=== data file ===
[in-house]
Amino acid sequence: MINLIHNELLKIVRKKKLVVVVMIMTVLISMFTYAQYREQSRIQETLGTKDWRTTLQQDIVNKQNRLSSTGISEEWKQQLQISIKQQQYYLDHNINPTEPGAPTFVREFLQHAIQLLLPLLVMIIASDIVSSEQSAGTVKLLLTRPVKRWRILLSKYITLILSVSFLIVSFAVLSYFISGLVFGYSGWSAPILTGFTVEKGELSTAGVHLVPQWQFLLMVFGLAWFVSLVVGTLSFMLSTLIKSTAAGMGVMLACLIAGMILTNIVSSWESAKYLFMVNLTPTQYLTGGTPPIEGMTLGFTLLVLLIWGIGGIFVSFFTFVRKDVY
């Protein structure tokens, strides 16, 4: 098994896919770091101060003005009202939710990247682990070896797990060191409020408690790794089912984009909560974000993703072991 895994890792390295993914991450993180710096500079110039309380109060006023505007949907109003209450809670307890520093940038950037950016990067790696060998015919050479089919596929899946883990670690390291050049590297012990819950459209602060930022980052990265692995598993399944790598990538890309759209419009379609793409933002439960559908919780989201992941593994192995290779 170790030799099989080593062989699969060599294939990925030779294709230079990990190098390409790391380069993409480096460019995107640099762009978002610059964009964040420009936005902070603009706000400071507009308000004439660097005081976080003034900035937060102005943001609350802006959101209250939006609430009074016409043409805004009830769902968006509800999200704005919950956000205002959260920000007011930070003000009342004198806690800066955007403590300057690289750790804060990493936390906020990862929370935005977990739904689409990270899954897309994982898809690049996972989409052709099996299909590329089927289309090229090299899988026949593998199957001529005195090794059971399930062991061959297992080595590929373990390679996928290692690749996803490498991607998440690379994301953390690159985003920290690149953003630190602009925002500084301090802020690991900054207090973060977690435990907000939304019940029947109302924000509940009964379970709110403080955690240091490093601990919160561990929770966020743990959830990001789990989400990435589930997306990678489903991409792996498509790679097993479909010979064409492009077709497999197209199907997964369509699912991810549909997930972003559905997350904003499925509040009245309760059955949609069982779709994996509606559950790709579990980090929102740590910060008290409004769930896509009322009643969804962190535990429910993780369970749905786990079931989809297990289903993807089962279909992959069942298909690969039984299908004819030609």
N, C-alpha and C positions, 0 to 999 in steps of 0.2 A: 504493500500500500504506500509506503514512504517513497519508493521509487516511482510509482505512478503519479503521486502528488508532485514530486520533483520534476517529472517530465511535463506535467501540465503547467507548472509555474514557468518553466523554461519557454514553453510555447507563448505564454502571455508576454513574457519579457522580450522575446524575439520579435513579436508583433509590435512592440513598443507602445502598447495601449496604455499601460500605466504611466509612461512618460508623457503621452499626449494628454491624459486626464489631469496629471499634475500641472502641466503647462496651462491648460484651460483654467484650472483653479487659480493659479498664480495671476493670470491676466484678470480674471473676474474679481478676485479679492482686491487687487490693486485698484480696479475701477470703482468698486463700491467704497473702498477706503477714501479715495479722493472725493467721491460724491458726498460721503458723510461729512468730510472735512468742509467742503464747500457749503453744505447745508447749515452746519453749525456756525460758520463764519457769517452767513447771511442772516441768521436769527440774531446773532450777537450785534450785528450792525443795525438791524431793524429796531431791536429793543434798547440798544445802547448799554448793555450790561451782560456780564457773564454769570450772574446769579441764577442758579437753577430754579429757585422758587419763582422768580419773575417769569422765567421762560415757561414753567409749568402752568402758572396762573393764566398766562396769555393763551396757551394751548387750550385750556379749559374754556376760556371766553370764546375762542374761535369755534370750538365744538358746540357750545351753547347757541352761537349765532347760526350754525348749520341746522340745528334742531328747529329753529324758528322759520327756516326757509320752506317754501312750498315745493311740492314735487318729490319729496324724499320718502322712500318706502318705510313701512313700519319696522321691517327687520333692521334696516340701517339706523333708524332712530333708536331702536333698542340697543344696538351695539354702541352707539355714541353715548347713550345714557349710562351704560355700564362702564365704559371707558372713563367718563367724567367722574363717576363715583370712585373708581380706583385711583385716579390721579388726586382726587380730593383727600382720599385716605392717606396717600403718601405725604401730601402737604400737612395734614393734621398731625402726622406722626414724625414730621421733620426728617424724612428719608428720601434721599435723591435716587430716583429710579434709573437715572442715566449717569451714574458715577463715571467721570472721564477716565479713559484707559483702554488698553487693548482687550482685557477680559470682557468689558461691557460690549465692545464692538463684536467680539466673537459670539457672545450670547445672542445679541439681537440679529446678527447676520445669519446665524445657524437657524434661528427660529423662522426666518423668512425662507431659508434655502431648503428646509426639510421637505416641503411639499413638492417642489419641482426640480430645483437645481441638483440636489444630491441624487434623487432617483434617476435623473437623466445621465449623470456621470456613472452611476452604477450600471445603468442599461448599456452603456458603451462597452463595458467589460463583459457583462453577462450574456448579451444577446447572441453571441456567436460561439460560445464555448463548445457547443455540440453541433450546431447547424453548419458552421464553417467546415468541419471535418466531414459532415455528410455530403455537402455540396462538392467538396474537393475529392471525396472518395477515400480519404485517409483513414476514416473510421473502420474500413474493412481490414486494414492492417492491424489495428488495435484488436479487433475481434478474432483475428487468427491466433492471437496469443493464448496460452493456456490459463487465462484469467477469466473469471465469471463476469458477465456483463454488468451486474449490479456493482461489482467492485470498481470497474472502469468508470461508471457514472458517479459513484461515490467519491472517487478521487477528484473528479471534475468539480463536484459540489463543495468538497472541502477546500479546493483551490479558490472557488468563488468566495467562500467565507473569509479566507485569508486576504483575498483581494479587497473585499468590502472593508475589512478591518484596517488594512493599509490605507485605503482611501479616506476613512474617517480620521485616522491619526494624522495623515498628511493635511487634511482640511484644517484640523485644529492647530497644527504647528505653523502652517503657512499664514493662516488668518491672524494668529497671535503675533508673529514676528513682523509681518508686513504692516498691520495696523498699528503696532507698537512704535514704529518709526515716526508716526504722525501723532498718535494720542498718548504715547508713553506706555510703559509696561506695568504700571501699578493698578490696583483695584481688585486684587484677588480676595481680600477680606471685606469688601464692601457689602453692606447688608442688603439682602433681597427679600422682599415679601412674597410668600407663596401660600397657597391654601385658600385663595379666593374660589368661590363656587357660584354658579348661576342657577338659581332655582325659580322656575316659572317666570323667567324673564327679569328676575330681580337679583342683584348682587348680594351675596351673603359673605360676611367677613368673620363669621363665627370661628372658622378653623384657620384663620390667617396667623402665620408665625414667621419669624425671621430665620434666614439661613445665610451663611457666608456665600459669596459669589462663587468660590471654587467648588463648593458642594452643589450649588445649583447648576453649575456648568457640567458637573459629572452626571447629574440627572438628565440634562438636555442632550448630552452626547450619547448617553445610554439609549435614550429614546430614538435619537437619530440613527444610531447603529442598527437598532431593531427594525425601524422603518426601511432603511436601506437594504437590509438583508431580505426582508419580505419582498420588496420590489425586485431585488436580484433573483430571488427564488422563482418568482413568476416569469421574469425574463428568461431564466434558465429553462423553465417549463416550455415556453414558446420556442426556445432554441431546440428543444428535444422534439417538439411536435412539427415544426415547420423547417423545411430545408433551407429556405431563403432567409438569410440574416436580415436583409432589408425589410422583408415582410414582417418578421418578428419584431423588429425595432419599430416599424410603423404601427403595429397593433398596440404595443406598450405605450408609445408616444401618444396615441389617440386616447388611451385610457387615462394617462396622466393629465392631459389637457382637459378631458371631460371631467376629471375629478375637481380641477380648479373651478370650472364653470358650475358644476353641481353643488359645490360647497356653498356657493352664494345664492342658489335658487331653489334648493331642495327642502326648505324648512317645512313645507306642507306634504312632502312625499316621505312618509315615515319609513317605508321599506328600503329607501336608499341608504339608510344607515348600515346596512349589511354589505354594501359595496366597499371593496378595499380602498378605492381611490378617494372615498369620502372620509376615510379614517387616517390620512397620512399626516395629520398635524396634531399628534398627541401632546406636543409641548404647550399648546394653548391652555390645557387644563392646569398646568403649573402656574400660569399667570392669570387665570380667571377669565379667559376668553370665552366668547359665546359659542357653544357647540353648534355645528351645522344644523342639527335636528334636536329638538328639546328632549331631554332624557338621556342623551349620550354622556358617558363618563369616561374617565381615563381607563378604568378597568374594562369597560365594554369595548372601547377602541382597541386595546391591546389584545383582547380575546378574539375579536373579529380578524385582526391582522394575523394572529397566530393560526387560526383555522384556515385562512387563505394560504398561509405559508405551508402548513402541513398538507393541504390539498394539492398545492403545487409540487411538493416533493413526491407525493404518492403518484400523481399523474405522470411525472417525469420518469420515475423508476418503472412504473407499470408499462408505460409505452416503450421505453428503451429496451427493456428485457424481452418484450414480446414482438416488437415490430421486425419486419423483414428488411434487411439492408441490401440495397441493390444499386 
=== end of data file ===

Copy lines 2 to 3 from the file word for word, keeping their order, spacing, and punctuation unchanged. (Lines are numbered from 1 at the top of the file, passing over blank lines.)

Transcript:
Amino acid sequence: MINLIHNELLKIVRKKKLVVVVMIMTVLISMFTYAQYREQSRIQETLGTKDWRTTLQQDIVNKQNRLSSTGISEEWKQQLQISIKQQQYYLDHNINPTEPGAPTFVREFLQHAIQLLLPLLVMIIASDIVSSEQSAGTVKLLLTRPVKRWRILLSKYITLILSVSFLIVSFAVLSYFISGLVFGYSGWSAPILTGFTVEKGELSTAGVHLVPQWQFLLMVFGLAWFVSLVVGTLSFMLSTLIKSTAAGMGVMLACLIAGMILTNIVSSWESAKYLFMVNLTPTQYLTGGTPPIEGMTLGFTLLVLLIWGIGGIFVSFFTFVRKDVY
């Protein structure tokens, strides 16, 4: 098994896919770091101060003005009202939710990247682990070896797990060191409020408690790794089912984009909560974000993703072991 895994890792390295993914991450993180710096500079110039309380109060006023505007949907109003209450809670307890520093940038950037950016990067790696060998015919050479089919596929899946883990670690390291050049590297012990819950459209602060930022980052990265692995598993399944790598990538890309759209419009379609793409933002439960559908919780989201992941593994192995290779 170790030799099989080593062989699969060599294939990925030779294709230079990990190098390409790391380069993409480096460019995107640099762009978002610059964009964040420009936005902070603009706000400071507009308000004439660097005081976080003034900035937060102005943001609350802006959101209250939006609430009074016409043409805004009830769902968006509800999200704005919950956000205002959260920000007011930070003000009342004198806690800066955007403590300057690289750790804060990493936390906020990862929370935005977990739904689409990270899954897309994982898809690049996972989409052709099996299909590329089927289309090229090299899988026949593998199957001529005195090794059971399930062991061959297992080595590929373990390679996928290692690749996803490498991607998440690379994301953390690159985003920290690149953003630190602009925002500084301090802020690991900054207090973060977690435990907000939304019940029947109302924000509940009964379970709110403080955690240091490093601990919160561990929770966020743990959830990001789990989400990435589930997306990678489903991409792996498509790679097993479909010979064409492009077709497999197209199907997964369509699912991810549909997930972003559905997350904003499925509040009245309760059955949609069982779709994996509606559950790709579990980090929102740590910060008290409004769930896509009322009643969804962190535990429910993780369970749905786990079931989809297990289903993807089962279909992959069942298909690969039984299908004819030609």